“ᎦᎸᎳᏗ ᏧᎾᏕᎶᏆᏍᏗ ᎢᎦ ᏄᏓᎴᎢ ᎾᏍᎩ ᏗᏕᎶᏆᏍᏙᏗ ᎨᏒᎢ ᎠᎴ ᏗᎩᏍᏗ ᎨᏒᎢ, ᎾᏍᎩᏃ ᏂᎦᏓ culinary ᏧᎾᏕᎶᏆᏍᏗᎢ ᎾᏍᎩ ᎢᎦ ᎤᎵᏍᎨᏓ ᎾᏆᎵᏍᏓᏁᎲᎢ ᎠᎴ ᎠᏆᏅᏛ ᎠᏆᏙᏗᎢ, ᏯᏛᎾ ᎠᏓᏍᏓᏴᎲᏍᎩ ᏱᎩ ᎠᎴ ᏄᏓᎴ ᎠᏛᏗ ᏱᎩ ᏙᏯᏗᏢ ᎾᏃ ᏧᎾᏕᎶᏆᏍᏗᎢ, ᎾᏍᎩ ᏓᏥᏫᏛᎯ ᎯᎠ ᎠᎵᏍᏓᏴᏗ, ᏣᏚᎵᎭᏍ ᏍᏓᏩᏛᏍᏗ? ᎠᎴ ᎾᏍᎩ ᏙᎯᏳᎢ.”

McClellan ᎠᎵᎮᎵᏤᎰ ᎤᏥ ᎾᏍᎩ ᎯᎠ ᎠᏓᏍᏓᏴᎲᏍᎩ ᏄᎵᏍᏔᏅ ᎠᎴ ᎢᎦ ᎤᏍᏕᎸᎲᎢ ᏧᎾᏕᎶᏆᏍᏗ ᎠᎴ ᏗᏓᏍᏓᏴᎲᏍᎩ ᎠᎴ ᎾᏑᎵᎪᎦᎾ ᎨᏒᎢ. “ᎠᏆᏚᎵᏍᎬ ᏄᏓᎴ ᎪᎱᏍᏗ ᏄᏓᎴ ᎠᏆᏚᎵᏍᎬ ᏯᏆᏛᏗ, ᎠᏎᏃ ᎡᏥ ᎤᏛᏅ Ꮭ, ᎤᏛᏅ ᏙᏔᏕᎶᏆᎢ ᎾᎿ ᏔᎵ ᏧᏕᏘᏴᏓ ᎠᎴ ᏔᎵ ᏫᎾᏕᏘᏴᎲ ᏣᏚᎵᏍᎬ ᏱᎾᏛᎦ. ᏙᎯᏳᎢ ᎾᏍᎩ ᎢᎦ ᎠᎩᏍᏕᎵᏍᎬ ᏂᎦᏛᏁᎲᎢ.”

ᎣᏂᏃ ᎤᏁᏌ ᎦᎸᎳᏗ ᏧᎾᏕᎶᏆᏍᏗ ᏧᏍᏆᏛ ᎠᏥᏅᏁᎸ ᎪᏪᎵ, ᎤᎵᏍᏕᎸᎲᎢ ᎾᎿ J. W. Marriot ᎾᎿ Washington, D. C., Ꮟ ᏂᏓᏕᎶᏆᏍᎬ ᏂᎨᏒᎾ ᏧᎨᏒ ᎾᎿ Four Star Italian ᏧᎾᎵᏍᏓᏴᏗᎢ ᎾᏂᏪᏎᎭ Galileo ᎠᎴ ᏦᎢ ᏃᏈᏏ ᏧᎾᎵᏍᏓᏴᏗ ᎾᏂᏪᏎᎲ Equinox, ᎢᏧᎳ Washington, D. C. ᏃᏊᏃ ᎤᎩᏒ externship ᎾᎿ ᏚᎸᏫᏍᏓᏁᎲ ᎤᏔᎾ ᏥᏳᎢ ᎾᎿ ᎠᏳᎢᏂᏙᎲ ᎤᎵᏍᏛ Brazil ᎠᎴ Argentina ᏃᎴᏍᏊ Antarctica peninsula ᎠᎴ Falkland Islands.

“ᎾᏍᎩ, ᎢᎦ ᎤᏍᏆᏂᎪᏓ ᎨᏒ ᎡᎵᏊ ᎬᏪᏙᎵᏓᏍᏗ ᎨᏒ ᎠᎴ ᎬᎩᎪᏩᏛᏗ ᏧᏓᎴᏅᏓ ᎠᏝᏅᏓᏗᏍᎬ ᏙᏯᏗᏢ ᎠᎹᏰᏟ ᎾᎿ ᎢᎾ ᎨᏒ, ᎣᏍᏓ ᎨᏒᎢ,” ᎠᏗᏍᎬᎢ.

ᏃᎴᏍᏊ ᏚᎸᏫᏍᏓᏁᎸ ᎾᎿ New Orleans Marriot, ᎠᎴ ᎣᏂ ᏗᏐᎢ ᏓᏓᏍᏓᏴᎲᏍᎬ ᏚᎸᏫᏍᏓᏁᎲ ᏃᎴ ᏭᎷᏨ Mexico ᎠᎴ ᏚᎸᏫᏍᏓᏁᎸ ᎾᎿ New Mexico Tech ᎾᎿ Soccoro ᏄᎬᏫᏳᏒ ᎠᏓᏍᏓᏴᎲᏍᎩ ᎨᏒᎢ. ᎣᏂᏃ ᎾᏍᎩ ᏧᏂᏒᏍᏗ ᎾᎿ Albuquerque ᎾᏍᎩ ᎤᏪᏘ ᎦᏚᎲ Albuquerque.

McCellan ᎠᏗᏍᎬ ᎡᏙᎮ ᏂᎬᎢ ᎠᏁᎶᏗᏍᎬ ᎤᏩᏛᏗ “ᎢᏳᏍᏗ ᎤᏚᎵᏍᎬ ᏧᎸᏫᏍᏓᏁᏗᎢ” ᎾᏍᎩ ᎠᏓᏍᏓᏴᎲᏍᎬ ᎨᏒᎢ. ᎠᎴ ᎾᏍᎩ 2011 ᎤᏕᏘᏴᏌᏗᏒ ᎡᏙᎵᏙᎲ ᏭᎷᏤ ᏧᏪᏅᏒ ᎾᎥᎢ ᏚᎸᏫᏍᏓᏁᎵᏙᎲ ᎠᎴ ᏂᏓᏛᏁᎲ ᎠᏂᏣᎳᎩ ᎠᏂᏴᏫ.

Albuquerque ᎡᏙᎮ ᏚᎸᏫᏍᏓᏁᎮ ᎠᏓᏍᏓᏴᎲᏍᎬ ᎤᏂᏑᎵᎪᏨ ᏚᏂᎸᏫᏍᏓᏁᎲ ᏓᏂᏁᎸᎯ ᎠᎴ ᎤᏁᏓᏍᏗ ᎠᏓᏍᏓᏴᎲᏍᎨ ᏧᎾᏟᏃᎮᏗ ᎤᎷᏤ ᎤᏃᏴᎵᏎ ᏣᎳᎩ ᎠᏰᎵ ᎤᏔᎾ ᎠᏍᏆᎵᏍᎬ ᎠᎵᏍᏓᏴᏗ ᎠᎴ ᏧᎾᏗᏔᏍᏗ ᏧᎸᏫᏍᏓᏁᎯ ᏧᏲᎯ ᎨᏎᎢ ᎾᏍᎩᎾ ᎤᏬᏂᏎ ᎯᎠ ᏄᏪᏎ ᏥᏔᏲᎯᎭ ᎠᎭᏂ ᏤᏓᏍᏗ ᎢᏨᏯᏛᏛᎮᏢᏗ ᎠᎭᏂ ᏣᎳᎩ ᏧᏂᏆᎾᏲᏍᏗ ᏔᏓᏍᏓᏴᎲᏍᎩ ᎢᏳᎵᏍᏙᏗ ᎣᎦᏚᎵᎭ.

“ᏦᎢ ᎢᏳᎾᏙᏓᏆᏍᏗ ᏧᎾᏟᏃᎮᏢ ᎨᏙᎲ ᎠᎰᏂ ᎤᎾᏙᏢᏒ ᎾᎩᎬᏫᏳᏒ ᎦᏓᏍᏓᏴᎲᏍᎩ ᎨᏒᎢ ᎠᎴ ᏂᎦᏓ ᎠᏆᏚᏓᎸᏅ ᏂᎦᏓ ᏓᏙᏢᏍᎬ ᎦᏥᏍᏕᎸᏗᎢ ᎠᎴ ᎢᏳᏍᏗ ᎢᎸᏢ ᎤᏂᏂᎬᎬ ᎦᏥᏍᏕᎵᏍᎬᎢ. ᎠᎴ ᏅᎩ ᎠᏰᏟ ᎾᏕᏘᏯ ᏥᎨᏒ ᎬᏆᏛᏛᏅᎯ ᏯᏆᏚᎵ (Siloam Springs) ᏯᏆᏚᎵ ᎠᎩᎷᎯᏍᏗ ᎠᎴ ᎦᏓᏅᏖᎵᏙᎯ ᎢᏳᎵᏍᏙᏗ ᎠᎵᏍᏓᏴᏗ ᎠᎴ ᎠᏗᏔᏍᏗ ᎨᏒᎢ, ᎠᎴ ᎢᎦ ᎠᏆᎵᎮᎵᏨ ᎨᎳᏊ ᎢᏴ,” ᎥᎥ ᎠᏆᏛᏅᎢ.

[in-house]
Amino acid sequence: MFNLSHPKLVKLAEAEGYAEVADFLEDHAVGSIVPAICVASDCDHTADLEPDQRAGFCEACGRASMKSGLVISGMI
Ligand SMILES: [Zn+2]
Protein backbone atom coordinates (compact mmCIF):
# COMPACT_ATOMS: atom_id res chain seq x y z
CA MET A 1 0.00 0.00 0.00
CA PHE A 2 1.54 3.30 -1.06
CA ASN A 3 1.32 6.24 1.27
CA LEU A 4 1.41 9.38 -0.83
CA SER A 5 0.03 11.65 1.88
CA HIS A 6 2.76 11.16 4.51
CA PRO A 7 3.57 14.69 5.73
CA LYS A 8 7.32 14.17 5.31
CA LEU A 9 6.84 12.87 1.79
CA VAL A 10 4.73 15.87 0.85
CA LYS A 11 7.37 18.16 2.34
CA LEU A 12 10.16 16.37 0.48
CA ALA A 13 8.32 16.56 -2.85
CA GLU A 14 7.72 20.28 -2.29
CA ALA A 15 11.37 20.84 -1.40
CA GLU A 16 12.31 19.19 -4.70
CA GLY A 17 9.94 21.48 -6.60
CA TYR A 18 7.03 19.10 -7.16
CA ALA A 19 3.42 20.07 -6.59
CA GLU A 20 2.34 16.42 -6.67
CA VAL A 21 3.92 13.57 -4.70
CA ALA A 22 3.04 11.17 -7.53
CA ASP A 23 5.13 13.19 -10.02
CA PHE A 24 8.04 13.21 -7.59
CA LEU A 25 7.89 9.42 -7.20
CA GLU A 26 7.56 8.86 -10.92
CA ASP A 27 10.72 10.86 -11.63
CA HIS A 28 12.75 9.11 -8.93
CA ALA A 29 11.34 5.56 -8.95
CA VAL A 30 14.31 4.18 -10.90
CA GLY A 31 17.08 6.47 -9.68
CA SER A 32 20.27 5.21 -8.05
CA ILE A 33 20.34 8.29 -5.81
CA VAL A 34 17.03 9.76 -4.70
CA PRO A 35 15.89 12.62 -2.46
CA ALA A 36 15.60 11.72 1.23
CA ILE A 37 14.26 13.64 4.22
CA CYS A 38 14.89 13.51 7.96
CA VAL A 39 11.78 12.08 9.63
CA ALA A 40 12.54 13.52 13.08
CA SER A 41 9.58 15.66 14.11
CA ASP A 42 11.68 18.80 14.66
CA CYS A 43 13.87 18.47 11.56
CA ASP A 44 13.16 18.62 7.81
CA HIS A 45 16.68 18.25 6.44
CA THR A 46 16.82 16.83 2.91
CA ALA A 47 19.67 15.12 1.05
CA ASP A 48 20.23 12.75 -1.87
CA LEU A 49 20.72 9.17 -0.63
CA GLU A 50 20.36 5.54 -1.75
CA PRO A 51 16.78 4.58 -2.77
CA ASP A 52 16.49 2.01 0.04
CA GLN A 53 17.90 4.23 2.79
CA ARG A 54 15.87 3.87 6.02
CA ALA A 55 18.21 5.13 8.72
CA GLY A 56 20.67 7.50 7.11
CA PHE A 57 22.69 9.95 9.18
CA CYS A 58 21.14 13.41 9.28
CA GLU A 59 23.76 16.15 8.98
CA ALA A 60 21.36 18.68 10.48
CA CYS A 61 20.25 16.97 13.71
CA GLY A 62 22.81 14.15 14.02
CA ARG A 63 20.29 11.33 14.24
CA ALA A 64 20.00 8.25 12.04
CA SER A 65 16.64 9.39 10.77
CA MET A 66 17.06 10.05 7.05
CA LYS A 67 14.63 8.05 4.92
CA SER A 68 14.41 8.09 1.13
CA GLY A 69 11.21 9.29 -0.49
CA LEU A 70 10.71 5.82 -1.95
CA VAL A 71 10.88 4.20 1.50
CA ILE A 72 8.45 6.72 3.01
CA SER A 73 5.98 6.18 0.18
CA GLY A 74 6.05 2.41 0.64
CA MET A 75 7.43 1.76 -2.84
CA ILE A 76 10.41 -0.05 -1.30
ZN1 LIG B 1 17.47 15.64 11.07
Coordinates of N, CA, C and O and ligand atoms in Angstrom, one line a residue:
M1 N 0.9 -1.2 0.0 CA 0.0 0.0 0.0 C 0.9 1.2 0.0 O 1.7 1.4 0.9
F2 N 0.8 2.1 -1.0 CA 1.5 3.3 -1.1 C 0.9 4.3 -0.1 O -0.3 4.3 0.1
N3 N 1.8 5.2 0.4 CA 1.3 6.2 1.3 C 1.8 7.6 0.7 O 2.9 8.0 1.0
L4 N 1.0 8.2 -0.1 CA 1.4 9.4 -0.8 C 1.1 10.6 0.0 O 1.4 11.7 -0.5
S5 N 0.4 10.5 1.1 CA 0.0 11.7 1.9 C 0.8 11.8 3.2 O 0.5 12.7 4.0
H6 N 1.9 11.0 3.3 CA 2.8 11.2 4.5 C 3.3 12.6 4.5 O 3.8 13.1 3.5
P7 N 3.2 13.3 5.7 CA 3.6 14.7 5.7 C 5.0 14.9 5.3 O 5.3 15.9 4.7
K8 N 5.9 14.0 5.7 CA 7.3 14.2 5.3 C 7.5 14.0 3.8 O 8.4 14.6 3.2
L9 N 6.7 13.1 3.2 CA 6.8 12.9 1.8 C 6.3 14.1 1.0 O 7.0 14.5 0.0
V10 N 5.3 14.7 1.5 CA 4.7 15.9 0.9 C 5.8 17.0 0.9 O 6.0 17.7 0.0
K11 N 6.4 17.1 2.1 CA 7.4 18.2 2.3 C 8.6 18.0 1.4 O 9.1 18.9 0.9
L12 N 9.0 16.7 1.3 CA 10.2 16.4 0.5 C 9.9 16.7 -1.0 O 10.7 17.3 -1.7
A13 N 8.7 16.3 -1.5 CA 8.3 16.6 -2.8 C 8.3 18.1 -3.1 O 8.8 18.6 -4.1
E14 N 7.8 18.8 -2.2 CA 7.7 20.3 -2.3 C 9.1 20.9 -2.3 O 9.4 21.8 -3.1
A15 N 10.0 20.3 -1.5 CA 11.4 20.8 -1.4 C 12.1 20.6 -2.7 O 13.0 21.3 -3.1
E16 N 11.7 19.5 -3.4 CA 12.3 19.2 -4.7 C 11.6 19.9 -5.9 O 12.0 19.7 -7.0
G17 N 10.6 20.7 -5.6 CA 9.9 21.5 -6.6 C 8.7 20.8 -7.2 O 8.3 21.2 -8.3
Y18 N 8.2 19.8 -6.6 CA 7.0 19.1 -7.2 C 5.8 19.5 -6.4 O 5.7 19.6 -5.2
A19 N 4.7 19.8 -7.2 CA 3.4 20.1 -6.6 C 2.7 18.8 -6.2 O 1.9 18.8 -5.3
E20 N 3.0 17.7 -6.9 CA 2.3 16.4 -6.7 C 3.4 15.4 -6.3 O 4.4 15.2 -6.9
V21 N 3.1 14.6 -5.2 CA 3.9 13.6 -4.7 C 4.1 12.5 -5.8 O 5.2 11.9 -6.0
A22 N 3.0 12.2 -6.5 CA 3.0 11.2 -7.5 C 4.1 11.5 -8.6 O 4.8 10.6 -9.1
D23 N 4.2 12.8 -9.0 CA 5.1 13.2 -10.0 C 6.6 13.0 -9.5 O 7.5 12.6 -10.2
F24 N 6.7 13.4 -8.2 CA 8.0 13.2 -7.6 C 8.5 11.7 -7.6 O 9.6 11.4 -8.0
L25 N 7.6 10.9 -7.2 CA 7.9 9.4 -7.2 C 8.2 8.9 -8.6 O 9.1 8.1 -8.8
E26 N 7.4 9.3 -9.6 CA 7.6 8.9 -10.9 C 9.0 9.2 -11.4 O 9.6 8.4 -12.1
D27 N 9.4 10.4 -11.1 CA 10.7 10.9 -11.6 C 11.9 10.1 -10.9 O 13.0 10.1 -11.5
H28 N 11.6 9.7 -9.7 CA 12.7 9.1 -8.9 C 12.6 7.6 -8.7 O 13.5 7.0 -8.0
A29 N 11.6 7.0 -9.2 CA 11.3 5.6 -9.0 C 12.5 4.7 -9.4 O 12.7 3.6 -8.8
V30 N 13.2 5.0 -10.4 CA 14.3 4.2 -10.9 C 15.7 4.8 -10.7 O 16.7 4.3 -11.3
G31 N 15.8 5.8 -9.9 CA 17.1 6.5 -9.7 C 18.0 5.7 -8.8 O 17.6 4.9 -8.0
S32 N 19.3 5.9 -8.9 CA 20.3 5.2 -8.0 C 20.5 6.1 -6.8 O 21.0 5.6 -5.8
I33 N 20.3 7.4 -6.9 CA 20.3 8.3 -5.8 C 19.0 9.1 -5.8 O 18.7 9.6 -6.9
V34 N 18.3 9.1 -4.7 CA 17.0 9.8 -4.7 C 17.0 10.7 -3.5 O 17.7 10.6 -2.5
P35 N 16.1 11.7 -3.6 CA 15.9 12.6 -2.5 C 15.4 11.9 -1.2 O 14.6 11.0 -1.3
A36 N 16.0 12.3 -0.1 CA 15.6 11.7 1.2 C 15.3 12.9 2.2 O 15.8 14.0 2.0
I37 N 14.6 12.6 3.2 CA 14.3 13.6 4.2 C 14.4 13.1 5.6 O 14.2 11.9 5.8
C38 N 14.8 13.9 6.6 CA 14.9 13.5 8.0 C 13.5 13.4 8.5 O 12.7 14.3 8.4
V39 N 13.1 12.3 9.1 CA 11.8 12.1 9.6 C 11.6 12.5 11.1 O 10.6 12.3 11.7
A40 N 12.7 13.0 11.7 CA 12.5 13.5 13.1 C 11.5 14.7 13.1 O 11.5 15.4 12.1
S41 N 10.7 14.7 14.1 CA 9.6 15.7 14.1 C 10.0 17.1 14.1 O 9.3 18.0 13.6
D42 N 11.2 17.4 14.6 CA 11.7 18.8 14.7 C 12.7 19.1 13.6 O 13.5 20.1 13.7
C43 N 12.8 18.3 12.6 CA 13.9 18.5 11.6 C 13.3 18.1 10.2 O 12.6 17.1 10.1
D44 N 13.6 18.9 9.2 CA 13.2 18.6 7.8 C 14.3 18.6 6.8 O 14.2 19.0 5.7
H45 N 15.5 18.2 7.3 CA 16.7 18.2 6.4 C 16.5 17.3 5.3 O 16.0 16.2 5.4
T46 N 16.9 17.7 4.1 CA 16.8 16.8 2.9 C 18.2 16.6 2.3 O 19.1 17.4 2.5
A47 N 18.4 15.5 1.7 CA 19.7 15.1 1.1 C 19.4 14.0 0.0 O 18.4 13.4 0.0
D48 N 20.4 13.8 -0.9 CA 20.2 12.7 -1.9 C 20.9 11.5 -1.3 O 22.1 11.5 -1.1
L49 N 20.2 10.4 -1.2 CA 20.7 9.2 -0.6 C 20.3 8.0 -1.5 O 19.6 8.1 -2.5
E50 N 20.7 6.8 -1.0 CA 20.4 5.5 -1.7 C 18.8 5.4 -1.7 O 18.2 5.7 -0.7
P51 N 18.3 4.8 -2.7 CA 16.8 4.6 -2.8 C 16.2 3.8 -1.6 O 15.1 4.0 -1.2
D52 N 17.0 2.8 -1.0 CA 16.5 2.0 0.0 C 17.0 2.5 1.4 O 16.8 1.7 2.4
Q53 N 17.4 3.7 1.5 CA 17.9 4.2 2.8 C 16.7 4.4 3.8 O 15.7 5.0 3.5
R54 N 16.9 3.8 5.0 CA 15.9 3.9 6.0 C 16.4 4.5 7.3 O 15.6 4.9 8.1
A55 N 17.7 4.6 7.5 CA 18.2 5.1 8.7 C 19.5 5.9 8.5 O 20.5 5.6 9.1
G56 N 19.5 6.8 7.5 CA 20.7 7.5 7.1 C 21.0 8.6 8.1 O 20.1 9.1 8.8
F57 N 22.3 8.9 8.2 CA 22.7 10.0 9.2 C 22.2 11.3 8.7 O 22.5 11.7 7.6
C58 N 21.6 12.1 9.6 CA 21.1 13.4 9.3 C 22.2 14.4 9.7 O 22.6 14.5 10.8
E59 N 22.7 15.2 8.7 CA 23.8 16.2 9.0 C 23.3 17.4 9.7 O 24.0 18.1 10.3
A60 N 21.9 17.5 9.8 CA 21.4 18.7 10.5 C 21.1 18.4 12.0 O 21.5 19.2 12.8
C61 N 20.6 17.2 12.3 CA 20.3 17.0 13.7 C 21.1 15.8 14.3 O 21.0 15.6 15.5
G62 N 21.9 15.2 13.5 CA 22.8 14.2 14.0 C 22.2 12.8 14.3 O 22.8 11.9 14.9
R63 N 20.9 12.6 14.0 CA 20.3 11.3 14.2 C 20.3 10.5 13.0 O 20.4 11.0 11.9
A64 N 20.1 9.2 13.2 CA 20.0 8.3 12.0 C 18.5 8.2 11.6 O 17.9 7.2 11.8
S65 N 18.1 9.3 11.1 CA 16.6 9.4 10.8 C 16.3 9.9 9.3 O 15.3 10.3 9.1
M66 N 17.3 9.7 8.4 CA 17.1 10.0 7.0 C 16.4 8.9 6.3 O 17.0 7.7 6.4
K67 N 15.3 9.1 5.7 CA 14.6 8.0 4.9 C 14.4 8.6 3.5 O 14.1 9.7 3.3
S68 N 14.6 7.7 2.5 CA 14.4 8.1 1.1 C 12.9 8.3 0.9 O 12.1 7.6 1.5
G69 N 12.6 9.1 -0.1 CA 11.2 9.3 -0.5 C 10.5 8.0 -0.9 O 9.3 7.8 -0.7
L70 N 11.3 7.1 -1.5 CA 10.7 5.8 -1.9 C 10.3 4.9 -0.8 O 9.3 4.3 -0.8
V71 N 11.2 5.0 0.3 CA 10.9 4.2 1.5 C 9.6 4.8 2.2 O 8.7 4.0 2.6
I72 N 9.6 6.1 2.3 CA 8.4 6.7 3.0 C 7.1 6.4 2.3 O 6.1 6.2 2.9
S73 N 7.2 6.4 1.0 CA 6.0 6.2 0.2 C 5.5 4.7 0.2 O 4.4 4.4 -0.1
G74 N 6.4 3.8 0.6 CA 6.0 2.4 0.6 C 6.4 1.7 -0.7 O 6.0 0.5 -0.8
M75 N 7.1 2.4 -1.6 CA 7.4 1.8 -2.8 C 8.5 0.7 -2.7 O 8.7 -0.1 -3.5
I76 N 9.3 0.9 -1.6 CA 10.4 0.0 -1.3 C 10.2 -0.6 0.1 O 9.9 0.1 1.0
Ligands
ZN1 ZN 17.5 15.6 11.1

ᏚᏃᏪᎳᏅ ᎢᏳᏍᏗ ᎤᏂᎲ ᏣᎳᎩ ᏧᏂᏆᎾᏲᏍᏗ ᏧᎾᎳᏏᏙᏗ ᎾᎥ ᎢᏳᏍᏗ ᏚᎾᏓᎾᏅ ᎠᎴ ᏚᎾᎳᏏᏔᏅ ᏚᎾᏓᎾᏂ ᎠᎴ ᎠᏁᏙᎯ ᏃᎴ ᎤᏂᏩᏍᎩ. “ᎢᏳᏃ ᎪᎱᏍᏗ ᎤᏬᎸᏛ ᎠᎴ ᎤᏬᎸᏗ ᎠᏎᏃ ᎾᏍᏊ ᎯᎠ ᎠᏓᏅᏖᏗ ᎢᏳᏍᏗ ᎠᏂᏴᏫ ᎢᏳᏍᏗ ᎤᎾᏚᎵᏍᎬ ᎤᏂᎩᏍᏗᎢ. ᎯᎠᏃ ᎣᎦᎵᎰᎹ, ᎤᎪᏛ ᏩᎦ ᎭᏫᏯ ᎠᏂᎩᏍᎪᎢ..... ᎠᎴ ᎠᏣᏗ. ᎠᏂᏴᏫ ᎾᏍᎩ ᏓᏂᏱᏍᎪ shrimp, lobster, crab, ᎠᏎᏃ ᏄᎾᏓᎴ ᎠᏣᏗ ᏳᏭᏟᎵᎶᏟ ᎤᏛᎾ...... ᏞᎦ ᎬᏂᏍᏔᏅ tuna, ᎠᏂᏴᏫ ᎡᎵᏊ ‘Ꮮ, Ꮮ ᏯᎾᏓ ᎠᎴ ᎤᏩᏅᏒᏛ ᎠᎩᎸᏉᏓ ᏯᎾᏛ.’ ᏃᎴᏍᏊ, ᎣᏅᏛ ᎠᏩᎯᏍᏗ ᎠᎴ ᎾᏍᏊ ᎪᏟᏍᏗ ᏣᏤᎵ ᏂᏔᏛᏁᎵᏒᎢ.

McClellan ᎠᏗᏍᎬ ᎤᏗᏗᏟ ᎨᏒ Ꮎ ᎠᏓᏍᏓᏴᎲᏍᎩᎢᎦ “ᎤᏍᏆᏂᎪᏓ ᎠᏝᏅᏓᏗᏍᎬ” ᎾᏍᎩ ᏗᎨᏲᏗ ᏗᎾᏕᎶᏆᏍᎩ ᎠᎴ ᏣᎳᎩ ᎠᏰᎵ ᏗᎦᎸᏫᏍᏓᏁᏗᎢ. ᎾᏍᎩᏃ ᏂᎦᏓ ᏧᏂᎸᏫᏍᏓᏁᎯ ᎠᎴ ᎠᏂᏐᎢ ᎠᏂᏣᎳᎩ ᏕᎬᏩᏓᏂᎸᎬᎢ ᎠᏗᏍᎬᎢ, ᎠᎴ ᏃᏊ ᎠᎦᏅᏛᎢ “ᏣᎳᎩ ᎠᏓᏍᏓᏴᎲᏍᎩ.”

“ᎢᎦ ᎣᏍᏓ ᎾᏍᎩ ᎣᏅᏛ ᎠᎴ ᎣᏅᏗ ᎢᏳᎵᏍᏙᏗ ᎾᏍᎩ ᏑᏓᎵ ᎪᏪᎵ ᎨᏒ ᎠᎴ ᎾᏛᏁᎲ ᏗᎦᏃᏣᏢᏍᎩ ᎾᏍᎩᎾ ᎢᎦ (ᎠᏓᏍᏓᏴᎲᏍᎩ ᏣᏓᏴᎳᏛᏍᎪᎢ) ᎠᎴ ᎾᏍᎩ ᎠᏂᎳᏍᏓᏢ ᎤᏂᎩᏍᏗ ᎠᏓᏍᏓᏴᎲᏍᎬᎢ, ᎠᏆᎵᏑᏴ ᎠᎴ ᎡᎵᏊ ᏓᏆᏙᎥ ᎠᏂᏁᎢᏍᏗᏍᎬ ᎠᎴ ᎢᎦᎦᏥᏁᏗ ᎨᏒ ᎠᏂᎳᏍᏓᏢᎢ, ᎾᏍᎩ ᎢᎦ ᎣᏍᏓ ᎠᏓᏅᏓᏗᏍᏗ ᎨᏒᎢ. ᎾᏍᎩ ᏂᎪᎯᎸ ᎠᏆᏚᎵᏍᎬ ᏯᏆᏛᏗᎢ, ᎦᎦᏥᏰᏲᏗ ᎠᎴ ᎦᏲᎦᎵᏗ ᎠᏂᏤᎢ ᎠᎾᏓᏍᏓᏴᎲᏍᎩ.”

ᎠᏗᏍᎬᎢ ᎾᏍᎩ ᏱᏚᏪᏲᏂ ᎠᏂᏤᎢ ᎠᎾᎴᏂᏍᎩ ᎠᏁᎸᏗᏍᎪ “ᎤᎾᏚᎵᏗ ᎾᏍᎩ ᎢᏳᎾᏛᏗᎢ” ᎾᎿ ᎠᎾᏓᏍᏓᏴᎲᏍᎩ ᎣᏍᏓ ᎠᎴ ᎣᏍᏓ ᎤᏂᏱᎸᏗᎢ ᏧᏂᎸᏫᏍᏓᏁᏗᎢ. “ᎩᎶᏃ ᎯᎠ ᏱᏄᏪᏌ, ‘ᎾᏍᎩᎾ ᏫᏓᏤᏢ ᎠᎵᏍᏓᏴᏗ ᎨᏒᎢ’ ᎾᏍᎩ ᎠᏆᏂᎩᏍᏗᏍᎪ ᏑᏓᎵ ᎢᏯᏅᏓ ᎠᎴ ᏑᏕᏘᏴᏓ.”

– TRANSLATED BY ANNA SIXKILLER

About the Author
Will lives in Tahlequah, Okla., but calls Marble City, Okla., his hometown. He is Cherokee and San Felipe Pueblo and grew up learning the Cherokee language, traditions and culture from his Cherokee mother and family. He also appreciates his father’s Pueblo culture and when possible attends annual traditional dances held on the San Felipe Reservation near Albuquerque, N.M.

He e ...
WILL-CHAVEZ@cherokee.org • 918-207-3961
Will lives in Tahlequah, Okla., but calls Marble City, Okla., his hometown. He is Cherokee and San Felipe Pueblo and grew up learning the Cherokee language, traditions and culture from his Cherokee mother and family. He also appreciates his father’s Pueblo culture and when possible attends annual traditional dances held on the San Felipe Reservation near Albuquerque, N.M. He e ...